Begin now to help your son or daughter prepare for the start of the new school year. While many of the tips listed below are helpful for all students, they are particularly helpful for the student with ADHD. Because students with ADHD struggle with executive function (e.g., goal-directed persistence, planning, problem-solving, self-regulation), the role of the parent becomes even more important in helping the student with ADHD have a successful start to the new school year.
Children experience all the highs, lows, mysteries, stressors, worries and joys of any human life, no matter their age. A child may feel, process, and express their emotion differently than an adult, but the core emotion carries the same (or heavier) weight in a child’s soul as it does in an adult’s.
Is homework a battle? Is academic progress inconsistent across subjects? Are some of your child’s standardized test scores low in particular areas or across subjects? Below are some additional questions to ask yourself in determining whether to pursue a psychoeducational evaluation for your child.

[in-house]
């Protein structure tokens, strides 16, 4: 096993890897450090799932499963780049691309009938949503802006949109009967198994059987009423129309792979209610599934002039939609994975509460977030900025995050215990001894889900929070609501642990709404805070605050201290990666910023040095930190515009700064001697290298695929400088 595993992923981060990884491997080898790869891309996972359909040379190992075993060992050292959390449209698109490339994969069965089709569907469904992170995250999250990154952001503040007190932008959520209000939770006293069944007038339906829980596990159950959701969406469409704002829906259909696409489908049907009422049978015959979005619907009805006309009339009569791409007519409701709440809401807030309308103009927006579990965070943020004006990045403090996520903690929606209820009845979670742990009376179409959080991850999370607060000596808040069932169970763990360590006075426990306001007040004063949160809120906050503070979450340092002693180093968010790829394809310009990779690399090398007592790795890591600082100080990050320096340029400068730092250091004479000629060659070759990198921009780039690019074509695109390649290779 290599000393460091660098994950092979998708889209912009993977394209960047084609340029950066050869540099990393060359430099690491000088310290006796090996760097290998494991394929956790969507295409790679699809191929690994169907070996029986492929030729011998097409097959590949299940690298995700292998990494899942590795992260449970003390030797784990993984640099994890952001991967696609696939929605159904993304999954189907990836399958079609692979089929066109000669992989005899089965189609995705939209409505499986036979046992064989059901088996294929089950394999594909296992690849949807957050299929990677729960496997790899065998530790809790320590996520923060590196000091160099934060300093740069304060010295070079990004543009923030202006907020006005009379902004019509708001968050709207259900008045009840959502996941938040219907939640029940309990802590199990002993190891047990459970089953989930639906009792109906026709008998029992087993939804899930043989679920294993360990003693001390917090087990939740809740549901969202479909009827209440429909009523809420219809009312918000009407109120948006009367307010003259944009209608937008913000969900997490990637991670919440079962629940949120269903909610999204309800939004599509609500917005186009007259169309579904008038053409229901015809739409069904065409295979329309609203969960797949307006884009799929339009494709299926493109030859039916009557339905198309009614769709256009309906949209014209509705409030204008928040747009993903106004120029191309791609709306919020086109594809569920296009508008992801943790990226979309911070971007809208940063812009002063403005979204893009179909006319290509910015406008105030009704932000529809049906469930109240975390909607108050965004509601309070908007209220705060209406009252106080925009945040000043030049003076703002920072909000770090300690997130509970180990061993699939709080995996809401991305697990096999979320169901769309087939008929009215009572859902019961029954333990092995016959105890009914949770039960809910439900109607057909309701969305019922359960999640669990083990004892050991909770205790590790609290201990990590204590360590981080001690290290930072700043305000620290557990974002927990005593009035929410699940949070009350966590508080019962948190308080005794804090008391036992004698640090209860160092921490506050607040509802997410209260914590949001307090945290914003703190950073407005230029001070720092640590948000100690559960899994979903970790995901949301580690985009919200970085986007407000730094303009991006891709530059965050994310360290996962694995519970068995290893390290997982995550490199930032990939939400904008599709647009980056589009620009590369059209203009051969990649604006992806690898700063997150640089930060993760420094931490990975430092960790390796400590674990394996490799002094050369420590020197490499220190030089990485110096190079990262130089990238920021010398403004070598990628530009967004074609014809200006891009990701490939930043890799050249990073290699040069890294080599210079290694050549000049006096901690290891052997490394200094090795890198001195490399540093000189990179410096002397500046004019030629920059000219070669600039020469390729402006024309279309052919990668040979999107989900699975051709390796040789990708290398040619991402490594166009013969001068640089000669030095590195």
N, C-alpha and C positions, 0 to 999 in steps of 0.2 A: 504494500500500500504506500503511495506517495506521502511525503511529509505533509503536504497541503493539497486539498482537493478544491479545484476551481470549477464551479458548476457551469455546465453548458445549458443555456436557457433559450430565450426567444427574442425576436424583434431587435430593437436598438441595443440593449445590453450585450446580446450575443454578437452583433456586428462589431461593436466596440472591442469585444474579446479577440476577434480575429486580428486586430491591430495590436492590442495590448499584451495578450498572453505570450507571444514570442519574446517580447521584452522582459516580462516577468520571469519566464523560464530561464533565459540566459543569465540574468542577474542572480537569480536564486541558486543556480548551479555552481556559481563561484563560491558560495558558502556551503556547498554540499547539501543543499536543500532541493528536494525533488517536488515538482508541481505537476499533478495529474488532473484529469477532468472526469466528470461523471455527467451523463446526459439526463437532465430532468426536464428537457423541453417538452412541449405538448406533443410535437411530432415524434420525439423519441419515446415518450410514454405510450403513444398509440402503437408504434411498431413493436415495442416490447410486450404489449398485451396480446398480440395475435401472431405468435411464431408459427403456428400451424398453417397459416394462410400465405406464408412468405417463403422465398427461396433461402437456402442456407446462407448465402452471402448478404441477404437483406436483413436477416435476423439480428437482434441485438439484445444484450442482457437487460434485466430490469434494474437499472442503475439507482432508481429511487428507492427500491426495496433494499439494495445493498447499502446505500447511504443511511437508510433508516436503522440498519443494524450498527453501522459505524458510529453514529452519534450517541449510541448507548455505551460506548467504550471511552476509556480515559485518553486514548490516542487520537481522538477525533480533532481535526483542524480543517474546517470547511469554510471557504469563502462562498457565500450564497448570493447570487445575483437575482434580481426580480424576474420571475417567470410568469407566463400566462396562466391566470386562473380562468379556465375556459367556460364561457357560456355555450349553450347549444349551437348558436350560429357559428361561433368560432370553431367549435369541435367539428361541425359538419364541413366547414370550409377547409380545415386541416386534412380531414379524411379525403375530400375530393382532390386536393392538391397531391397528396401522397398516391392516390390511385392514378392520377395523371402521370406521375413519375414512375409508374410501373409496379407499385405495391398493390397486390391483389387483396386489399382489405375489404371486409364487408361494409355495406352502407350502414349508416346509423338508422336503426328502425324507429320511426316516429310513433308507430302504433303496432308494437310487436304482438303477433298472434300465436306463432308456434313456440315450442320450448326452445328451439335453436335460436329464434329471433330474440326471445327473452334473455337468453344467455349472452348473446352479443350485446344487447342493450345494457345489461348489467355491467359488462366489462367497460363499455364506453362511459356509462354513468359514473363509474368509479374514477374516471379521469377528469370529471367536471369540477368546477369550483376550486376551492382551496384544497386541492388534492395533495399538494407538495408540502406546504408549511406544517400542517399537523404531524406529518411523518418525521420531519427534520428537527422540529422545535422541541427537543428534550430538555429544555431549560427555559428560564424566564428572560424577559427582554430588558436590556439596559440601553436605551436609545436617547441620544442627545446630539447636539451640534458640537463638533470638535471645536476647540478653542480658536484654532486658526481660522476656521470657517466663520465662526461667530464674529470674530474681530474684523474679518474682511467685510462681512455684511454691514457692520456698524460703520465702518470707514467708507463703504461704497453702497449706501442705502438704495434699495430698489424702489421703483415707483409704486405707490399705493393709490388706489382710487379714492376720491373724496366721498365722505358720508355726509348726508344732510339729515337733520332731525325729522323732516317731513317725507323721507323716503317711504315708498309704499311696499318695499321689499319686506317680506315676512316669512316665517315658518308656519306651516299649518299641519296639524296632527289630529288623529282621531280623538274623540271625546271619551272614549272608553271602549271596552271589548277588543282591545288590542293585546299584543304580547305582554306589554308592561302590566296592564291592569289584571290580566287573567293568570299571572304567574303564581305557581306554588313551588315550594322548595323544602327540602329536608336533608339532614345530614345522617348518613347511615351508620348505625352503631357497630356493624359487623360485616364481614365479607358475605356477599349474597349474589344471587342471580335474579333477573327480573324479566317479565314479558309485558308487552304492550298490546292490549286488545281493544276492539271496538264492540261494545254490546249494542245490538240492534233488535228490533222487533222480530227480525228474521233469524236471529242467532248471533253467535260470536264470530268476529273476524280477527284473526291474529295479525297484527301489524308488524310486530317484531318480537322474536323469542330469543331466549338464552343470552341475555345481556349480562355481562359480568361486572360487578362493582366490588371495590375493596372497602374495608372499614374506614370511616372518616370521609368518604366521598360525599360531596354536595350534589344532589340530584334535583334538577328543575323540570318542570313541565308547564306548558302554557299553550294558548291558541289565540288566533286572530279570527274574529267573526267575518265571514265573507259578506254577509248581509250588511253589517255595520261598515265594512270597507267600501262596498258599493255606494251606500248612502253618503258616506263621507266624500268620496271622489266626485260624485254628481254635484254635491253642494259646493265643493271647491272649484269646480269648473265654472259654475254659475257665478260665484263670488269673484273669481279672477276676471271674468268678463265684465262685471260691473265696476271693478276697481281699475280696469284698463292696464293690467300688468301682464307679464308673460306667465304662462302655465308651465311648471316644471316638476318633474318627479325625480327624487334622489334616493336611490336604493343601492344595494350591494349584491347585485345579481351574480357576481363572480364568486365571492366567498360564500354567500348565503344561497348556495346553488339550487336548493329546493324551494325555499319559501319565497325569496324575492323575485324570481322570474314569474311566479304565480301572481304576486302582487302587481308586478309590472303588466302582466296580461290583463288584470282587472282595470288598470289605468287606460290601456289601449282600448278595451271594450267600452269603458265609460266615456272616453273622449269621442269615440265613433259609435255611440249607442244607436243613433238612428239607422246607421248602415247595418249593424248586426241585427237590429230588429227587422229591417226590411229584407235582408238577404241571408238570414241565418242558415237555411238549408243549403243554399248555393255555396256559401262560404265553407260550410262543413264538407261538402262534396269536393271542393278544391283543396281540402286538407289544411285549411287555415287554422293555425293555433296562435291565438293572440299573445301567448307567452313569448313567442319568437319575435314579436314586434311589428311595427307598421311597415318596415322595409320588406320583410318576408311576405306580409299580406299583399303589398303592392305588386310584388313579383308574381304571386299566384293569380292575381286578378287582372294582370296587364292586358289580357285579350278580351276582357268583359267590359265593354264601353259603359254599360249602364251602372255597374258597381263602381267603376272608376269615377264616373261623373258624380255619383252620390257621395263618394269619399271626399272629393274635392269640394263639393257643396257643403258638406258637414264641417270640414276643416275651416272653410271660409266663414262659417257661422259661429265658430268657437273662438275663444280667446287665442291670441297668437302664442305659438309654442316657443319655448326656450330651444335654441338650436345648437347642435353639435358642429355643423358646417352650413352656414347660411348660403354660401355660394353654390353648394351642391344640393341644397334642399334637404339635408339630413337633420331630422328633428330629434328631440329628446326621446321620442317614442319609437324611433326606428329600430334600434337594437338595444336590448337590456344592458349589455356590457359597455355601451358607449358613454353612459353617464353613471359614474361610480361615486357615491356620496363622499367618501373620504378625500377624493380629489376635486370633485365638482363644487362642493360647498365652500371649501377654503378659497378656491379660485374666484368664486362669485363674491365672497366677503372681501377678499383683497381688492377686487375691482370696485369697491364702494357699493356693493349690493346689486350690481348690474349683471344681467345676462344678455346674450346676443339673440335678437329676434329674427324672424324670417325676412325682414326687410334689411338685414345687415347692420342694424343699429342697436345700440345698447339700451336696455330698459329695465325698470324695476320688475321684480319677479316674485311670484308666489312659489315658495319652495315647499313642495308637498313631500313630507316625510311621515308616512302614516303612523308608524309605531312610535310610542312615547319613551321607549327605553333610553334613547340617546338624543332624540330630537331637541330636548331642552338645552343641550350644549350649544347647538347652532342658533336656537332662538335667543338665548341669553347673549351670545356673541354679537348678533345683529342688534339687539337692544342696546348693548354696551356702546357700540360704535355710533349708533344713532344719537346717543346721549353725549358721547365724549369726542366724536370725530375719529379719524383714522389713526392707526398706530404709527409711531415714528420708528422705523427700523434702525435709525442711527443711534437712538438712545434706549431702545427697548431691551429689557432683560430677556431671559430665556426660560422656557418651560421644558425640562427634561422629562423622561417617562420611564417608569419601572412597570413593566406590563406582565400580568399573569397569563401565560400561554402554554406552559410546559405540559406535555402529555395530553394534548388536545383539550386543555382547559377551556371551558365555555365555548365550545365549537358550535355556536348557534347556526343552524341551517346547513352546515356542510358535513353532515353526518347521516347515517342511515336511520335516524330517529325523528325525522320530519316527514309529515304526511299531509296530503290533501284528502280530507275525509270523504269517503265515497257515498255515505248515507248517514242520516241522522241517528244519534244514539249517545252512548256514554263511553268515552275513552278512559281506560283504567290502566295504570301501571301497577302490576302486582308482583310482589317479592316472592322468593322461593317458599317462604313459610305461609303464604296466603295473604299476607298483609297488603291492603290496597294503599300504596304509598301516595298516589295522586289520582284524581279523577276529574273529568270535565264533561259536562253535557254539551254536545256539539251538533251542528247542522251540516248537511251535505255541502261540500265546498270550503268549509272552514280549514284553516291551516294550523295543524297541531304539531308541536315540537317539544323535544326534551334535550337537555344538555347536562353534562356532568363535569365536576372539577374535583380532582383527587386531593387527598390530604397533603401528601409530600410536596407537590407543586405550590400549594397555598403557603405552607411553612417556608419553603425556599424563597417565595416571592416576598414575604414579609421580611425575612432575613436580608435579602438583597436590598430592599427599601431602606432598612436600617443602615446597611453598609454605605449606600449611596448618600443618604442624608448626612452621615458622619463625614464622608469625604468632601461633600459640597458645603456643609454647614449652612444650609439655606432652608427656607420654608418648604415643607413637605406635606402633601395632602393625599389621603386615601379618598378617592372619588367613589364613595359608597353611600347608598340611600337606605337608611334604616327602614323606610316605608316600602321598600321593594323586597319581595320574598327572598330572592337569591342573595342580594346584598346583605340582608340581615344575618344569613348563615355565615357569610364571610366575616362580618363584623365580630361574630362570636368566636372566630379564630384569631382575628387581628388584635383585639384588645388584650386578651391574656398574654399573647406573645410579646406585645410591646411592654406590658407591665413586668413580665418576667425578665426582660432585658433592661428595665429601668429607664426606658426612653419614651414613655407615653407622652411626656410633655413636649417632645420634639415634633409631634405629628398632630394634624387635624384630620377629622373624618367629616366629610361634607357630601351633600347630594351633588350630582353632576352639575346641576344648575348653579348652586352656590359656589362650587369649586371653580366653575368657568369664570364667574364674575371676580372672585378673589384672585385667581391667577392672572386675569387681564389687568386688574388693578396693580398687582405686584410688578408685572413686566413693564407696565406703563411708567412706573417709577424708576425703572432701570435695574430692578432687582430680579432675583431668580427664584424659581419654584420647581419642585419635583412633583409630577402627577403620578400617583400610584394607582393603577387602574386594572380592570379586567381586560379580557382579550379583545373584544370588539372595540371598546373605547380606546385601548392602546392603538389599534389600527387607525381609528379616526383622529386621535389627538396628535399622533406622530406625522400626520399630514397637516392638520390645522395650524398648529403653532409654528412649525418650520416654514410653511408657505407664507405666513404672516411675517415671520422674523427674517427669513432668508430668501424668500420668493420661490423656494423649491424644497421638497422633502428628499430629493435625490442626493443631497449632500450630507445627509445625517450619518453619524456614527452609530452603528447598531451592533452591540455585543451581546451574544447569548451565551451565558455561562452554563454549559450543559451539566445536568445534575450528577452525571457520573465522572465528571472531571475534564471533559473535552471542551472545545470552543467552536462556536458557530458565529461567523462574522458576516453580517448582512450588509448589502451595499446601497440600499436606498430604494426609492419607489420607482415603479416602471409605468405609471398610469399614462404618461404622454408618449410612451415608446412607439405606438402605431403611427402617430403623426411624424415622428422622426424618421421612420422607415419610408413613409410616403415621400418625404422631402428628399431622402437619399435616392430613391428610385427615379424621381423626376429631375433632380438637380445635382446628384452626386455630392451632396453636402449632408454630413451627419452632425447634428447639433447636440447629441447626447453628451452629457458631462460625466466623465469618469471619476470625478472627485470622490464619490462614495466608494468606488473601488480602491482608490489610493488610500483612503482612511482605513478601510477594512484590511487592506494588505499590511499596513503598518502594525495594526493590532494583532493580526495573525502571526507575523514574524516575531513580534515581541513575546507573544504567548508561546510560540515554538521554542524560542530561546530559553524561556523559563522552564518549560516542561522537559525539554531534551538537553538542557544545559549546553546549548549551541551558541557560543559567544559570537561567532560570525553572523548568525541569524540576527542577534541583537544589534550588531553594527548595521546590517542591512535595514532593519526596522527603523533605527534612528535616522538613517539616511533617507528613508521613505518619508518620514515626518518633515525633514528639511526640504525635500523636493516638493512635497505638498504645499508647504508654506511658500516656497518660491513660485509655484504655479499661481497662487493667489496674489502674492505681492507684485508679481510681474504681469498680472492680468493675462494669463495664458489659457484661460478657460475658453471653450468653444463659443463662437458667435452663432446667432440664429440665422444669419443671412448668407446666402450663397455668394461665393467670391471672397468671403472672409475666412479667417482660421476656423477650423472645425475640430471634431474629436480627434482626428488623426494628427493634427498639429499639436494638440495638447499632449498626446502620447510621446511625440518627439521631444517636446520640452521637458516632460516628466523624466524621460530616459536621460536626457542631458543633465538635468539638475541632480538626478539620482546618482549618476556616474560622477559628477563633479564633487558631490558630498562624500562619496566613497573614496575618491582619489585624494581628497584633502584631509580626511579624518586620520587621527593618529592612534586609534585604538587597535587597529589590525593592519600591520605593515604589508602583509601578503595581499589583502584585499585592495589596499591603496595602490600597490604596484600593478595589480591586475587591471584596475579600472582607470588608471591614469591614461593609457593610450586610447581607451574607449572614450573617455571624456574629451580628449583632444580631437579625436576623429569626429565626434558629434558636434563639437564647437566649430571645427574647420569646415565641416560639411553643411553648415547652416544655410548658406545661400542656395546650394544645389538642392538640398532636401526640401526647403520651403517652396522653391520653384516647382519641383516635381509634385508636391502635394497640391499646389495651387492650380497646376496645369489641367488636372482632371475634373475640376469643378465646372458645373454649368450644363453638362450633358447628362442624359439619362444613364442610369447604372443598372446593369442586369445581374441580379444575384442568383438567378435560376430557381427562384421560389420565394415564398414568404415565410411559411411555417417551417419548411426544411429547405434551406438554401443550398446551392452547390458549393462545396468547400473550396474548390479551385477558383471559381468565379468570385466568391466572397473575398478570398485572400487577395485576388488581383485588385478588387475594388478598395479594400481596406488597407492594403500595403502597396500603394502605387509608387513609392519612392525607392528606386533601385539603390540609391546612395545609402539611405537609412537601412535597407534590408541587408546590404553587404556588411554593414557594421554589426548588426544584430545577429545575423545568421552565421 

If your child is struggling to find the motivation to begin his/her summer reading, try a different strategy by having the child listen to audiobooks. Audiobooks are often suggested for students with dyslexia; however, they can be beneficial to other learners, as well.
Most children learn to read despite the method used; however, approximately 20 percent of school-age children demonstrate significant struggles learning to read. As evidenced by the work of Sally Shaywitz, M.D., this struggle in reading is no longer viewed as a hidden disability. Dr. Shaywitz reports a difference in the activation of neural pathways when comparing skilled readers to those with dyslexia. She reports that skilled readers demonstrate strong activation in the back of the brain and less activity in the front. In contrast, as struggling readers age, brain imaging studies reveal increased activation in the frontal regions.